Configuring Bash

Reid Linnemann lreid at
Thu May 15 14:46:31 UTC 2008

Written by Montag on 05/14/08 19:20>>
> This should be a fairly simple process, I don't really know what I am
> missing.
> I've got the following in the .bash_profile of a basic user account:
> # set prompt [user at host--/dir] $ (# for root)
> PS1 = ' [\u@\h--\w] ' 
> case `id -u` in
>       0) PS1='${PS1} # ';; # root
>       *) PS1='${PS1} $ ';; # everyone else
> When I log in, I am greeted with:
> ${PS1} $ $
> However, if I su to root, I get:
> [root at host-- /home/user]# 
> That is what I wanted, but for some reason it is not working for a
> normal user.  I thought perhaps the problem could be that .bash_profile
> is only loaded when a non-login shell is spawned, but a quick
> consultation of man bash revealed that bash reads ~/.bash_profile when
> it is invoked as a login shell.  
> My next thought was that it was a permissions issue, but:
> su
> chmod 777 .bash_profile
> exit
> logout
> login
> That did not change the results, the output was still the same as above.
>  This is all being done at the console, by the way.
> Appreciate any advice,
> montag
> --------------------------
> "Give the people contests they win by remembering the words to more popular songs or the names of state capitals or how much corn Iowa grew last year. Cram them full of non-combustible data, chock them so damned full of 'facts' they feel stuffed, but absolutely 'brilliant' with information. Then they'll feel they're thinking, they'll get a sense of motion without moving."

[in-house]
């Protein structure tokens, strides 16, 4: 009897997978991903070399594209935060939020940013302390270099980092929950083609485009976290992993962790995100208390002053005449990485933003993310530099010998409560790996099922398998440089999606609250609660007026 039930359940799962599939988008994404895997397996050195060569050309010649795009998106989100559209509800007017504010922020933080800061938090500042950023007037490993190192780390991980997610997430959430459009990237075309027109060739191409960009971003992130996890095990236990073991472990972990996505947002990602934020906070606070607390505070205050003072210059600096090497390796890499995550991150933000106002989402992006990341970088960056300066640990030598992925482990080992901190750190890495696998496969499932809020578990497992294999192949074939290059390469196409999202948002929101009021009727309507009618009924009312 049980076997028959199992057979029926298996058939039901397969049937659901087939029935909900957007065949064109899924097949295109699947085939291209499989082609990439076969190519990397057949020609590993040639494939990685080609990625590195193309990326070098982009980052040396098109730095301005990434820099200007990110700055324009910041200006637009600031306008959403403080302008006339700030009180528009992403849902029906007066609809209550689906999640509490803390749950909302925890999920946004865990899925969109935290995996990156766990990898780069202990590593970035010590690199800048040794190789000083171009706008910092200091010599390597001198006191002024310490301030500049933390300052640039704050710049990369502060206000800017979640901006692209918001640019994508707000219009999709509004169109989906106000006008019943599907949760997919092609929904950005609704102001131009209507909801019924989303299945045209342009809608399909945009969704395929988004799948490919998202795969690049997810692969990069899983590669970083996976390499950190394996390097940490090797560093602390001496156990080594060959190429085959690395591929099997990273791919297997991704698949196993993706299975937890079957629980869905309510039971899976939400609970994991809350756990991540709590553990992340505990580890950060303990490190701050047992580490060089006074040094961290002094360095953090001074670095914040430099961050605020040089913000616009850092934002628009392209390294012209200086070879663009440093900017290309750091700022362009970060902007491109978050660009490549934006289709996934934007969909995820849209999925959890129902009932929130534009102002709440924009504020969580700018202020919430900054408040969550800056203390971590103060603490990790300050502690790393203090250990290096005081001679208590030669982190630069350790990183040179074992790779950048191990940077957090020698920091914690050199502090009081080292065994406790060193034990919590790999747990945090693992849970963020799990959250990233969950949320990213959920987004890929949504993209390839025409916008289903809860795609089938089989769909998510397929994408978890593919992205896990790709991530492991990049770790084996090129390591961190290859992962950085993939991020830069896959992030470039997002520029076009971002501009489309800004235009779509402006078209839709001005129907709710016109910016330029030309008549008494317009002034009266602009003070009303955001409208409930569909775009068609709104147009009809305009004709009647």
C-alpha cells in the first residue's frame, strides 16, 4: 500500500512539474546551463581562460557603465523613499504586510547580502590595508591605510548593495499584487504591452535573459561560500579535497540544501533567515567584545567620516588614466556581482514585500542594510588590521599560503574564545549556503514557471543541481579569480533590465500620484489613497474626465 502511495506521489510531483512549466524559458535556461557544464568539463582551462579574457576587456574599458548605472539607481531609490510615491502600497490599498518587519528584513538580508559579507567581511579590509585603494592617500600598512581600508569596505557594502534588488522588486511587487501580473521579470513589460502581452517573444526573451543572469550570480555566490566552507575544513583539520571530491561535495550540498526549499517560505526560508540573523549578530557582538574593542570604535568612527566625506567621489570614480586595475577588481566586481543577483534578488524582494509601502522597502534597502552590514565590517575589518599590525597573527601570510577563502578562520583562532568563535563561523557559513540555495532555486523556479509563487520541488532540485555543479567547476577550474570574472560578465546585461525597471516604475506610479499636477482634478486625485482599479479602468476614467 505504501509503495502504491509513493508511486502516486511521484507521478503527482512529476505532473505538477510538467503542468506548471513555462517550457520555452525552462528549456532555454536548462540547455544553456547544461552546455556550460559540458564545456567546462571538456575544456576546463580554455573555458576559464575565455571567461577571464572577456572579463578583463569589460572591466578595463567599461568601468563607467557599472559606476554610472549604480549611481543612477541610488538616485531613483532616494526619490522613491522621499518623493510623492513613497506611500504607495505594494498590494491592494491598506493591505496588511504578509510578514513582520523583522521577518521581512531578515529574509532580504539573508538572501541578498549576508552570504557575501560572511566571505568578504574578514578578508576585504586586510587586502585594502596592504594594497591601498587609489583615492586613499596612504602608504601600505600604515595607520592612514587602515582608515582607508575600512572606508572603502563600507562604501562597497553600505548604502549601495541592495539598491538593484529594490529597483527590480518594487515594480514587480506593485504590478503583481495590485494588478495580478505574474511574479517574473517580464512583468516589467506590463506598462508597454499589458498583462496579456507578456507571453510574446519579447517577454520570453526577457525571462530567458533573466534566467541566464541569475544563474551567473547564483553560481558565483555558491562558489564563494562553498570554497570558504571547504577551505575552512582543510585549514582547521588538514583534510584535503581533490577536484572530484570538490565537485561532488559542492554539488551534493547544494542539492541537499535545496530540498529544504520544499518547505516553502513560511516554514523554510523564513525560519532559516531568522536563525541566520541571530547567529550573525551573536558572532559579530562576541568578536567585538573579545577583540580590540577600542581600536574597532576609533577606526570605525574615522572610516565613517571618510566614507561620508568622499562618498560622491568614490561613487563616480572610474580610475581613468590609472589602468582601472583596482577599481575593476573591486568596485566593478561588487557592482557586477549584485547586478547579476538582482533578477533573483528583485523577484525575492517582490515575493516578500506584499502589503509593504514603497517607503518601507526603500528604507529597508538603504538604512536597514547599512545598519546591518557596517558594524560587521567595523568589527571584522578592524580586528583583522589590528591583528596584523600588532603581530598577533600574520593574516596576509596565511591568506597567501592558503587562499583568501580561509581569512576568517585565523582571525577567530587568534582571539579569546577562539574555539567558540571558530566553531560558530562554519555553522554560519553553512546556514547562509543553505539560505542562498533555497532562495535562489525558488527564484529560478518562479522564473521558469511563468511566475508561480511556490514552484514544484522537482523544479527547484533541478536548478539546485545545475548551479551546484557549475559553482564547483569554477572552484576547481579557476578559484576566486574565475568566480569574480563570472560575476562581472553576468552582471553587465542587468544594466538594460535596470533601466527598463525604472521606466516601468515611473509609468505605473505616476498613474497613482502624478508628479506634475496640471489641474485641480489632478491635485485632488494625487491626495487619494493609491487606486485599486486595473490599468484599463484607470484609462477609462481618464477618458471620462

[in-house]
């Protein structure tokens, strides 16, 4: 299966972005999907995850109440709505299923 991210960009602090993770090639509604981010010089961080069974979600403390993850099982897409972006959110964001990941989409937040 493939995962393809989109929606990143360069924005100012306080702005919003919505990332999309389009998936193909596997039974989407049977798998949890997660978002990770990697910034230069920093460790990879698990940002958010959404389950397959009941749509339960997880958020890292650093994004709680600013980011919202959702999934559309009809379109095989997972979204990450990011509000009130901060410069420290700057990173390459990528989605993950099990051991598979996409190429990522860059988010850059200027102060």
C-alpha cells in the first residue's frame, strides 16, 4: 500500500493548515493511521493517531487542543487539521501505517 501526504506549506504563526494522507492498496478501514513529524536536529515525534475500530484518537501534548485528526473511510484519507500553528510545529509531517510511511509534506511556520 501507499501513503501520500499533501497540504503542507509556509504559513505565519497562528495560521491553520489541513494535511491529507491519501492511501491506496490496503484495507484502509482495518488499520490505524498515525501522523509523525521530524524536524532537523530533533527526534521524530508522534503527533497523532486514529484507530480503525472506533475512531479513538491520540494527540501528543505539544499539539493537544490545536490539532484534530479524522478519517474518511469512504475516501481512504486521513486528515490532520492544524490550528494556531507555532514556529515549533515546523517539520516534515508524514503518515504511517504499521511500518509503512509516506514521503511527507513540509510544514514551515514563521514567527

There are a few problems with what you are attempting here.

Your ~/.bash_profile is executed once, only when you log in. When you su
to root, a shell is started for root (according to root's shell set in
/etc/passwd) and that shell will do whatever it wants to do as far as
dotfile processing is concerned. Your ordinary user's .bash_profile is

Since the ordinary user's .bash_profile is only executed once, when the
user's shell starts, the *) condition is always met in the case
statement, so that expression is executed:

PS1='${PS1} $ ';;

This will always result in PS1 being the literal '${PS1} $ ' for that
user. Why? Because if you read your bash manual you'll see that variable
expansion does not happen in single quoted strings.

PS1="${PS1} \$ ";;

The above string will do what you intend, it will set PS1 to whatever
${PS1} is expanded to, plus the extra ' $ ' (you have to escape a
literal $ in a double quoted string).

As has been mentioned before, what you really want is to use the '\$'
literal to clue in the sh/bash to use a # for root and $ for all other

PS1="${PS1} \\$ ";;

That is the PS1 that will do it.

But again, because su invokes a new shell, if root's shell is not a sh
variant that uses $PS1, like the default csh, your prompt will not carry
over. csh will uses its own internal prompt variable and ignore sh's PS1
environment variable.

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